Ah yes, it’s time for another edition of “Comfort Food Cinema.” This is a term that I will be using from here on out to refer to films that give you exactly what you expect, no more no less, and that despite their predictable nature, offer comfort in these unpredictable times. Like a dinner consisting of meatloaf, mashed potatoes and peas, these movies are nothing spectacular – unless you’re eating my wife’s meatloaf – but are just good enough to satisfy your needs and maybe offer a bit of solace after a crappy day.
These sorts of movies were the bread-and-butter of the studios during the Golden Age of Hollywood, the period throughout the 1930’s to the end of World War II, in which the dream factories churned out a steady stream of escapist entertainment of the widest variety. For the masses coping with the Great Depression, these films were a vital lifeline in believing that something better was out there for all of them and that times, were in fact, not as bad as they thought.
These movies have never left us, and it could be argued that the rom-com genre is where product of this sort pops up with the most frequency. A pretty good example of this is Carlson Young’s “Upgraded,” a light-as-a-feather, by-the-numbers bit of fluff that delivers exactly what you expect – a charming young couple attempt to navigate the ways of love, a series of mix-ups complicate things and a collection of characters pop up just when the movie needs a bit of a boost.
Our heroine is Ana (Camila Mendes), a plucky art history major who longs to own her own auction house. Seems like a modest enough dream, yet it does come with its complications. Apparently this industry is a cut-throat one and breaking in as tough as opening a tin can with a plastic fork. Her harridan of a boss, Claire (Marisa Tomei, employing an awful accent), treats all her employees like trash, but after Ana saves her from embarrassment at a very important auction, she finds herself on a plane to London, to help her with a career making deal.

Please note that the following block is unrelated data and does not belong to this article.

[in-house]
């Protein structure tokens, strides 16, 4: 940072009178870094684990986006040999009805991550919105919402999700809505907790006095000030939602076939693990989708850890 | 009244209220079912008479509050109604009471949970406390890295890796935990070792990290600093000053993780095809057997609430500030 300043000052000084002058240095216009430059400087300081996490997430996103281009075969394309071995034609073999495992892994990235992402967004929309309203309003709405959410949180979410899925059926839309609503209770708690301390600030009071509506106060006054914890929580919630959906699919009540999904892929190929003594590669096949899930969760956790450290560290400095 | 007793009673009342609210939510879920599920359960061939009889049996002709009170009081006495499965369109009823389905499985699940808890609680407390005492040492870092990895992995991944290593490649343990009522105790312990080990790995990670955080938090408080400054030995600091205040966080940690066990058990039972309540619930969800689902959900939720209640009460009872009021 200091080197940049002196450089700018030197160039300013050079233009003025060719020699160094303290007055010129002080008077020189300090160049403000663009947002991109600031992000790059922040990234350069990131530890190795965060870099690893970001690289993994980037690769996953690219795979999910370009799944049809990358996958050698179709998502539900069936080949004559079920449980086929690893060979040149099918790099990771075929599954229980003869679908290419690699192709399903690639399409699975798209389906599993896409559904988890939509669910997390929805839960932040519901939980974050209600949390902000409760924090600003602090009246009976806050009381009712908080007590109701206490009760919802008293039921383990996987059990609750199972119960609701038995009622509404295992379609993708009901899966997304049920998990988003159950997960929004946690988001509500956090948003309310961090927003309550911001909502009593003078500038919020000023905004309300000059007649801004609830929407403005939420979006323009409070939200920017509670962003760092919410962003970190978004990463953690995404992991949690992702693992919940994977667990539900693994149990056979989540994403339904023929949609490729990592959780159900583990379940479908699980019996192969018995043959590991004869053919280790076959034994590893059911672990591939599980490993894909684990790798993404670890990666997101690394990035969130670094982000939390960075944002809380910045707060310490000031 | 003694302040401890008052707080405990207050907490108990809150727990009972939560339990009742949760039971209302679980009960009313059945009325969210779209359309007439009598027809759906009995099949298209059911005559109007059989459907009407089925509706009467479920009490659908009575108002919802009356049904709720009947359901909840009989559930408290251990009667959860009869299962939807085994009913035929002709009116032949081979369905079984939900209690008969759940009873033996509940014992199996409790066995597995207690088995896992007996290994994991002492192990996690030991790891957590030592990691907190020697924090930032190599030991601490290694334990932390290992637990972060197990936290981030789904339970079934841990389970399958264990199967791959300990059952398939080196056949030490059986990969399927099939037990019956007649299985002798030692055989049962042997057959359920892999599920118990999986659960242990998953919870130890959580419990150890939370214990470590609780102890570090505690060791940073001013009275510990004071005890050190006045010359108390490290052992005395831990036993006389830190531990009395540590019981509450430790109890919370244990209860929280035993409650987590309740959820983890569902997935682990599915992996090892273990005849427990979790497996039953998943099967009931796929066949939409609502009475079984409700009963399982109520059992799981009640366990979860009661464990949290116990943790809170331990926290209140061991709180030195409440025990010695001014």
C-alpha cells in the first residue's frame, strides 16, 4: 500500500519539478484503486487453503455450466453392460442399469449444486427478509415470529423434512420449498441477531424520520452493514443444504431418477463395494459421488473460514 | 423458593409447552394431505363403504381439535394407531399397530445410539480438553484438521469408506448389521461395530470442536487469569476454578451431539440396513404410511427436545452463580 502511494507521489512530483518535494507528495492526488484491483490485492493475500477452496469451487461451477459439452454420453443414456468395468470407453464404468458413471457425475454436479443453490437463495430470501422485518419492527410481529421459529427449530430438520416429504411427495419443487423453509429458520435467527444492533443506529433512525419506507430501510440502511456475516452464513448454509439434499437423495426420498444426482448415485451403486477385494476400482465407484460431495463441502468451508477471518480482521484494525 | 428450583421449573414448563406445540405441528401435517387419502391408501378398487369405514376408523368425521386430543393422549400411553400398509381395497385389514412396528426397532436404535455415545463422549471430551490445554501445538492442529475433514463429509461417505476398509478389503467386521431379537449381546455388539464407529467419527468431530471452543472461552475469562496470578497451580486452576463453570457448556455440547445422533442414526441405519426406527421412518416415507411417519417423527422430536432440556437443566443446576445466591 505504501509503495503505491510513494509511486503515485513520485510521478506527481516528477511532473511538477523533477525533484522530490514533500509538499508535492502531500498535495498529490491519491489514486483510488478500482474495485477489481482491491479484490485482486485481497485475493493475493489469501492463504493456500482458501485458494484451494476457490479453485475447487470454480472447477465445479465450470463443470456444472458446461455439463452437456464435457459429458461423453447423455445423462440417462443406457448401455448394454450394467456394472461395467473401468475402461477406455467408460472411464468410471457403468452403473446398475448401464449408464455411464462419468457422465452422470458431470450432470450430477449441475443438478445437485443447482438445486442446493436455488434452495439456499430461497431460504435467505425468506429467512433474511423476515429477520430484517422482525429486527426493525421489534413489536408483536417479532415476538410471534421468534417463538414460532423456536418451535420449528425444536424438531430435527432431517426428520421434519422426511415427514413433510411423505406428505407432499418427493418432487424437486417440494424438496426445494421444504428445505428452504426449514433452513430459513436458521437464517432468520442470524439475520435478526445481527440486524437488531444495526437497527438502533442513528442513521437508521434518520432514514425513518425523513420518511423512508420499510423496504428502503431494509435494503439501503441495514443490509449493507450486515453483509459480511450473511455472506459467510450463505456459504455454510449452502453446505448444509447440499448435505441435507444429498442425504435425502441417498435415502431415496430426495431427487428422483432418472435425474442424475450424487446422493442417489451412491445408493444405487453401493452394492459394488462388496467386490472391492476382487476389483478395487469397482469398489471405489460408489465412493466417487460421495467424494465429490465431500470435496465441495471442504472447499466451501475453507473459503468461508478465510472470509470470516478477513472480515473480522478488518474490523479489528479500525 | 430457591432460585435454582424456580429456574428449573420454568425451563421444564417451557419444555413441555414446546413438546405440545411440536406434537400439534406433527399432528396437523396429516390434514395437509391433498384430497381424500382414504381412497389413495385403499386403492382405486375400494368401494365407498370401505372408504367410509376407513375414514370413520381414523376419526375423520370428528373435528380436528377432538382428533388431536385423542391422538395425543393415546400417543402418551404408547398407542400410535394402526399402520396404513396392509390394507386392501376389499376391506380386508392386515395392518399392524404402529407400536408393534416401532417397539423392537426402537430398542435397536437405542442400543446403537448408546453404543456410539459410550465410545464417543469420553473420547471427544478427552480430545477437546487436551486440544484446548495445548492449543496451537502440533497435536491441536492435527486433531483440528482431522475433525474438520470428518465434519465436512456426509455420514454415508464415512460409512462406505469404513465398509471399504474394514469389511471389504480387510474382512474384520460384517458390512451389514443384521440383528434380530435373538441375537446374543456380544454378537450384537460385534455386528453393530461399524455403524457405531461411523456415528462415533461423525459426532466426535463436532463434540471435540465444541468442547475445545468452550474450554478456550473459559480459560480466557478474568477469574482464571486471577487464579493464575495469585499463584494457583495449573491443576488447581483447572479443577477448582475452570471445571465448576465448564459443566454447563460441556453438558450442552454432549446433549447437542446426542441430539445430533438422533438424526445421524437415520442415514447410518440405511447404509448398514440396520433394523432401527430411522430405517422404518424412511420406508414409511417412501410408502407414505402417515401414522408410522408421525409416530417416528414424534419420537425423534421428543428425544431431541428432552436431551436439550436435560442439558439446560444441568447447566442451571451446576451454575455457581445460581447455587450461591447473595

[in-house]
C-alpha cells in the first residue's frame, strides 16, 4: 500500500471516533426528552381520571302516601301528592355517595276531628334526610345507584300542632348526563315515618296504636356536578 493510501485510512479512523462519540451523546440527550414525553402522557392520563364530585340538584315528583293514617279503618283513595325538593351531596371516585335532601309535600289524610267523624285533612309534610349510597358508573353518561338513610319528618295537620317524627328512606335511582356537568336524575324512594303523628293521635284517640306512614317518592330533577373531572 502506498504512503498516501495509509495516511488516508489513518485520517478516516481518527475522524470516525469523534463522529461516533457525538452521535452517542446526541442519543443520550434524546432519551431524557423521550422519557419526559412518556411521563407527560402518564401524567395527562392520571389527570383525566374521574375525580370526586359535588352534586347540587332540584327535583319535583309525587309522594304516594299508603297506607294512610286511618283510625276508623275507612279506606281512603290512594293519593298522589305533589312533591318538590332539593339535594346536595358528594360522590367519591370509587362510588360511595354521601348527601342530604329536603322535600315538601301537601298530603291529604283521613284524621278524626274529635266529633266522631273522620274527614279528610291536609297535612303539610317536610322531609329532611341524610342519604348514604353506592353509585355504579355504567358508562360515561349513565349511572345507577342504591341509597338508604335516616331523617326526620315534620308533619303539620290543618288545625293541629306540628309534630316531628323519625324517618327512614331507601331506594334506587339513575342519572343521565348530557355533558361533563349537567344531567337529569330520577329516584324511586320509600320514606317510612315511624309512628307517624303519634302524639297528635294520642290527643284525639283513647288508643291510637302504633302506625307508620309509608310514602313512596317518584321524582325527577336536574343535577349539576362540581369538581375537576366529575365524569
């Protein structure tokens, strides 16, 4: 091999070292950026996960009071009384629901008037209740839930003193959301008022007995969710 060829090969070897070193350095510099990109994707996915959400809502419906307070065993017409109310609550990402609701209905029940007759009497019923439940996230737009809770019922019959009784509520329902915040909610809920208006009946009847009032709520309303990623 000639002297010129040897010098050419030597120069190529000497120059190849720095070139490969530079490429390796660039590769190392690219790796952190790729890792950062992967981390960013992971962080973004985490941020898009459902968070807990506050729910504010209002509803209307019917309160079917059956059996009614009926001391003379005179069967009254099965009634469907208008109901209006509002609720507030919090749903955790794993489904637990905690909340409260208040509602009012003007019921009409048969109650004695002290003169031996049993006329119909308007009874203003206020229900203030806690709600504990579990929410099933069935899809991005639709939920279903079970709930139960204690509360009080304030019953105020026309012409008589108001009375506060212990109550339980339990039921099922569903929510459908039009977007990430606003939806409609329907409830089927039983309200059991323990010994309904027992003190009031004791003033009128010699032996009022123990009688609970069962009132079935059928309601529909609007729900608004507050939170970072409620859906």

After being relegated to coach on the transatlantic flight by Claire’s wicked stepsister-like assistants, a fairy godmother-ish ticket agent upgrades her to first class where, you guessed it, she meets her prince charming in the form of William (Archie Renaux). (Sorry for all the fairy tale allusions, but it is what it is…) Actually, they ran into each other earlier during the requisite “meet cute” moment when she spilled a Bloody Mary all over him. Of course, this provides a nice talking point for them so they can get on with all the falling in love business.
Complications ensue on the road to love and I’m not going to get into specifics here. Just know that Lena Olin as William’s former movie star mother and Anthony Head as an eccentric painter, pretending he’s dead, add the proper sort of whimsy to the proceedings to help it pleasantly move along its predictable path. As for Mendes and Renaux, you like them and, as a result, you hope they get together, which is their sole function.
Though not as good as last year’s similarly plotted Netflix feature “Love at First Sight,” “Upgraded” meets expectation, as low as they might be. The only suggestion I have is to have a big piece of cake or hefty slab of pie nearby to eat while watching it. That way, once it’s done, you’ll have had a full meal.